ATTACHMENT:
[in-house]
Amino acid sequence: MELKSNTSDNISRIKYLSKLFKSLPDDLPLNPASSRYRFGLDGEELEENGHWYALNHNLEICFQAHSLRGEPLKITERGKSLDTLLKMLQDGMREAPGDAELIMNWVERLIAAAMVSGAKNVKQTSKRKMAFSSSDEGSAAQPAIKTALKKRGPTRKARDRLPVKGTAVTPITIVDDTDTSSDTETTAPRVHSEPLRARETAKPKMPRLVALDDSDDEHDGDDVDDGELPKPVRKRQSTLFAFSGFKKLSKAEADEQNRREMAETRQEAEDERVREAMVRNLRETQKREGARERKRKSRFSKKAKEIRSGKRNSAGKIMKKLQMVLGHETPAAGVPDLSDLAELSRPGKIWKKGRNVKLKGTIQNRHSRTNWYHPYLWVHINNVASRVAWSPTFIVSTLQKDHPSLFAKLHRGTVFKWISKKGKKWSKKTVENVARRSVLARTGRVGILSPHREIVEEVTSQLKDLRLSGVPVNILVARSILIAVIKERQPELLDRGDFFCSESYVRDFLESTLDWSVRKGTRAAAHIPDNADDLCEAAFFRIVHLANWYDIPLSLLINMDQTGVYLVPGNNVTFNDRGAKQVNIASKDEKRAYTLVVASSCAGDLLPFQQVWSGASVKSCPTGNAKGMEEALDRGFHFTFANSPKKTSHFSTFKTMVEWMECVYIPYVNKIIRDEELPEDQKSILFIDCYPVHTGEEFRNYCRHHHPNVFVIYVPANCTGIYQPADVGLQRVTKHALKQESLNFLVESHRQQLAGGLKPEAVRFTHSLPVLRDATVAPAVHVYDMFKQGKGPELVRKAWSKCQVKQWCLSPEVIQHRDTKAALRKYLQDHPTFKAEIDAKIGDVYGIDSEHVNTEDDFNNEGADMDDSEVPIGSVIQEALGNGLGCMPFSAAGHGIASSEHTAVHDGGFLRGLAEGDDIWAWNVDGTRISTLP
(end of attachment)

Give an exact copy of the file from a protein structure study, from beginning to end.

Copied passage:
[in-house]
Amino acid sequence: MELKSNTSDNISRIKYLSKLFKSLPDDLPLNPASSRYRFGLDGEELEENGHWYALNHNLEICFQAHSLRGEPLKITERGKSLDTLLKMLQDGMREAPGDAELIMNWVERLIAAAMVSGAKNVKQTSKRKMAFSSSDEGSAAQPAIKTALKKRGPTRKARDRLPVKGTAVTPITIVDDTDTSSDTETTAPRVHSEPLRARETAKPKMPRLVALDDSDDEHDGDDVDDGELPKPVRKRQSTLFAFSGFKKLSKAEADEQNRREMAETRQEAEDERVREAMVRNLRETQKREGARERKRKSRFSKKAKEIRSGKRNSAGKIMKKLQMVLGHETPAAGVPDLSDLAELSRPGKIWKKGRNVKLKGTIQNRHSRTNWYHPYLWVHINNVASRVAWSPTFIVSTLQKDHPSLFAKLHRGTVFKWISKKGKKWSKKTVENVARRSVLARTGRVGILSPHREIVEEVTSQLKDLRLSGVPVNILVARSILIAVIKERQPELLDRGDFFCSESYVRDFLESTLDWSVRKGTRAAAHIPDNADDLCEAAFFRIVHLANWYDIPLSLLINMDQTGVYLVPGNNVTFNDRGAKQVNIASKDEKRAYTLVVASSCAGDLLPFQQVWSGASVKSCPTGNAKGMEEALDRGFHFTFANSPKKTSHFSTFKTMVEWMECVYIPYVNKIIRDEELPEDQKSILFIDCYPVHTGEEFRNYCRHHHPNVFVIYVPANCTGIYQPADVGLQRVTKHALKQESLNFLVESHRQQLAGGLKPEAVRFTHSLPVLRDATVAPAVHVYDMFKQGKGPELVRKAWSKCQVKQWCLSPEVIQHRDTKAALRKYLQDHPTFKAEIDAKIGDVYGIDSEHVNTEDDFNNEGADMDDSEVPIGSVIQEALGNGLGCMPFSAAGHGIASSEHTAVHDGGFLRGLAEGDDIWAWNVDGTRISTLP